We use Jaccard similarity value (JS)  to quantitatively evaluate the performance of a classification method. The value of JS ranges from 0 to 1, with a higher value representing a more accurate segmentation result. The statistical results (means and standard deviations of JS values for WM, GM, and CSF) are listed in Table 1. The results demonstrate that our method produces the most accurate results and has the best ability and robustness to the noisy images (with lower standard deviations of JS values and higher mean of JS values when the noise increases), especially in the area with abundant textures (with higher JS values for CSF tissue). We also apply the above five methods to the segmentation of 40 whole synthetic MR image data sets, in which the level of intensity inhomogeneity ranges from 20% to 100%. The segmentation accuracy is measured in terms of the average JS of WM, GM, and CSF delineation and is shown in Figure 5. Both visual and quantitative comparisons show that our method is more robust to the intensity inhomogeneity and can obtain more accurate results.
Figure 6 shows the segmentation results on a real brain MR data from the Internet brain segmentation repository (IBSR at http://www.cma.mgh.harvard.edu/ibsr/) with the name 12_3 (39th image). The intensity distribution of the basal ganglia is midway between the assumed distributions of GM and WM and the basal ganglia have low contrast. From the results, we can find that our method can obtain accurate result. In order to quantitatively evaluate the benefits, we segmented 20 standard sets of real brain MR data from IBSR by using GMM, Wells method, MCFC, and MNGMM. The average quantitative results of GM, WM, and CSF are listed in Table 2. It can be seen that our method is more accurate than others.
In our work, the number of grids is set as a constant. The choices of the divided number should be based on the size of the brain region and intensity inhomogeneity level. A smaller divided number will make the brain region only divided into few patches, which makes the proposed method sensitive to intensity inhomogeneity. A larger divided number will make the method less efficient. We have studied the relationship between size of patches and segmentation accuracies. Figure 7 shows the accuracies of the segmentation to simulated images with different parameters. In fact, the larger the patch, the more the data to be clustered; the greater the similarity between the intensity distribution of the patch and that of the input image is, the more reliable the clustering results are. However, assumptions 2 and 4 require smaller patches. The left column of Figure 6 shows the accuracies of the results using different when generating the multigrid on the input data with the following parameters: noise level, 0%, and intensity inhomogeneity level, 0%, 10%, 20%, 40%, 80%, and 100%, respectively. It can be seen that with the increase of intensity inhomogeneities the accuracies decrease when is small, which also means that the patch is bigger. At this time, assumptions () and () cannot be satisfied and the accuracies decrease very quickly. When , 7, 8, 9 the results have similar accuracies. We also analyzed the influence of . The right column of Figure 7 shows the accuracies with different when . It can be seen from the results that the accuracy is decreasing with the increase of when the intensity inhomogeneities increase. This is because the bigger leads to bigger patches, which means that assumptions () and () cannot hold.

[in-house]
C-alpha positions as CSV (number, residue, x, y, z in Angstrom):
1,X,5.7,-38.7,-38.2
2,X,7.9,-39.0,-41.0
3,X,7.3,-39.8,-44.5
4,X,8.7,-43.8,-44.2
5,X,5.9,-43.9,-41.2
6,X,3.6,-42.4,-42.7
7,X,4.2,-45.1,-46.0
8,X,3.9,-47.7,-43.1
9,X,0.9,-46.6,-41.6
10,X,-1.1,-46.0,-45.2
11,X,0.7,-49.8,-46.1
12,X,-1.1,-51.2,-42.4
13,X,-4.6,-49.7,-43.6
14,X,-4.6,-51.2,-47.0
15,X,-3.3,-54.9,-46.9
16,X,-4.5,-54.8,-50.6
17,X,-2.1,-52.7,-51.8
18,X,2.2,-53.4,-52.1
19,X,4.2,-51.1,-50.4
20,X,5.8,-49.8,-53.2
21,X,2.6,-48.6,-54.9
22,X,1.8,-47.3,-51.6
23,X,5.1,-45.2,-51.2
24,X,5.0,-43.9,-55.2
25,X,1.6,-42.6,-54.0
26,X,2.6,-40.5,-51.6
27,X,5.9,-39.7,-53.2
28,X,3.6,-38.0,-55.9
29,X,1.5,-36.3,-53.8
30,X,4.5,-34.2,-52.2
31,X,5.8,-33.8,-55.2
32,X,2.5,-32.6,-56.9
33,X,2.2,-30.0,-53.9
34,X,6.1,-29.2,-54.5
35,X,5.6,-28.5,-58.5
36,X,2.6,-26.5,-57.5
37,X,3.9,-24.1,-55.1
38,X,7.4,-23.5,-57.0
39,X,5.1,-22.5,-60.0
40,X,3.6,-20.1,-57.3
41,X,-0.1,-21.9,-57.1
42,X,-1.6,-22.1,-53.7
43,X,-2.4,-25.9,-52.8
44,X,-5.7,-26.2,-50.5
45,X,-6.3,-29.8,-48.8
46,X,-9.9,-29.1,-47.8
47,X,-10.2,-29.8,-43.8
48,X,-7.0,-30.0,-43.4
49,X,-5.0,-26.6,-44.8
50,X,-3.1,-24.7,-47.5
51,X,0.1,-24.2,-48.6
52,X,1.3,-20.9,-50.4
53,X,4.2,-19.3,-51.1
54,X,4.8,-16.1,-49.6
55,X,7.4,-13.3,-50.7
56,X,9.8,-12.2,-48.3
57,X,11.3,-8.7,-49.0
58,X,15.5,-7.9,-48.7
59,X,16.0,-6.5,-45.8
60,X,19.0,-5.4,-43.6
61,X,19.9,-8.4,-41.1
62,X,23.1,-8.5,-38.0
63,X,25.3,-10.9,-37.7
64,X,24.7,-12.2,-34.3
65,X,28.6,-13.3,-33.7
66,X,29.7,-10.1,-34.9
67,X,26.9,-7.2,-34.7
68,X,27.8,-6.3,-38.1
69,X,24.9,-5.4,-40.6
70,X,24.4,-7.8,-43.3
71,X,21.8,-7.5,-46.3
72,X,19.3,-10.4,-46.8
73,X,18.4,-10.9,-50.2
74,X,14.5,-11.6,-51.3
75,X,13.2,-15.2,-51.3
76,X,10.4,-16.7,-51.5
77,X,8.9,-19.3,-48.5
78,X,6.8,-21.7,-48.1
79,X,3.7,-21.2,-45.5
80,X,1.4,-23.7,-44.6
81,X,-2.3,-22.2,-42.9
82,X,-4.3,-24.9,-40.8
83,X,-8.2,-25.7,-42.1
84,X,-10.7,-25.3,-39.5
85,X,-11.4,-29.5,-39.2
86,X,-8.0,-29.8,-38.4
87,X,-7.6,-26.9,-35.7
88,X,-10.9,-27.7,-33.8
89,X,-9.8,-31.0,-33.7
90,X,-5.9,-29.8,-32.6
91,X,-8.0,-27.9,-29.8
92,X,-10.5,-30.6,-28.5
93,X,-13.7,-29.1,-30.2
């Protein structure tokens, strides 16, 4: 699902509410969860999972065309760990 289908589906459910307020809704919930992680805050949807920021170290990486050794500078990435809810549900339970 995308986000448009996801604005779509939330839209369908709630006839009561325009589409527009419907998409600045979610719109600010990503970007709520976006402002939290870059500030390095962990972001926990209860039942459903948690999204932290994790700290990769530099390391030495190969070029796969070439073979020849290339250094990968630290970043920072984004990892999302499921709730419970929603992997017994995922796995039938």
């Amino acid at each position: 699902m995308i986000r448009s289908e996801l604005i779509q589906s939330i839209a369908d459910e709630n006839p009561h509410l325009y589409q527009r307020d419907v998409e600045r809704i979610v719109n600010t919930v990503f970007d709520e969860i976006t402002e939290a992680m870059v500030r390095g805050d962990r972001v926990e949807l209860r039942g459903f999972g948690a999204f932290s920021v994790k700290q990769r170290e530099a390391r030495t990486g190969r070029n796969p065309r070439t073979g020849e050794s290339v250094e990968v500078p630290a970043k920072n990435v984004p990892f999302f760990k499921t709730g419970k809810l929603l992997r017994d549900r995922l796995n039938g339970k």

In this paper, we have presented a theoretically simple approach to automatically segment 2D or 3D human brain MRI data. To reduce the effect of intensity inhomogeneity, a multigrid Gaussian mixture model has been proposed. In order to reduce the effect of noise, we improve the Gaussian mixture by using the nonlocal information, which can preserve more detailed information. Experimental results have proved that our method outperforms other segmentation methods when segmenting images with severe intensity inhomogeneities and noise.
The authors declare that they have no competing interests.
This work was supported in part by the National Nature Science Foundation of China (61572257 and 61502206); National Research Foundation of Korea under Grant NRF-2013K2 A2S2000777; Natural Science Foundation of Jiangsu Province under Grant nos. BY2014007-04, BK20150523, and BK20150923; and Open Project of Jiangsu Key Laboratory of Meteorological Observation and Information Processing, Nanjing University of Information Science and Technology (KDXS1404).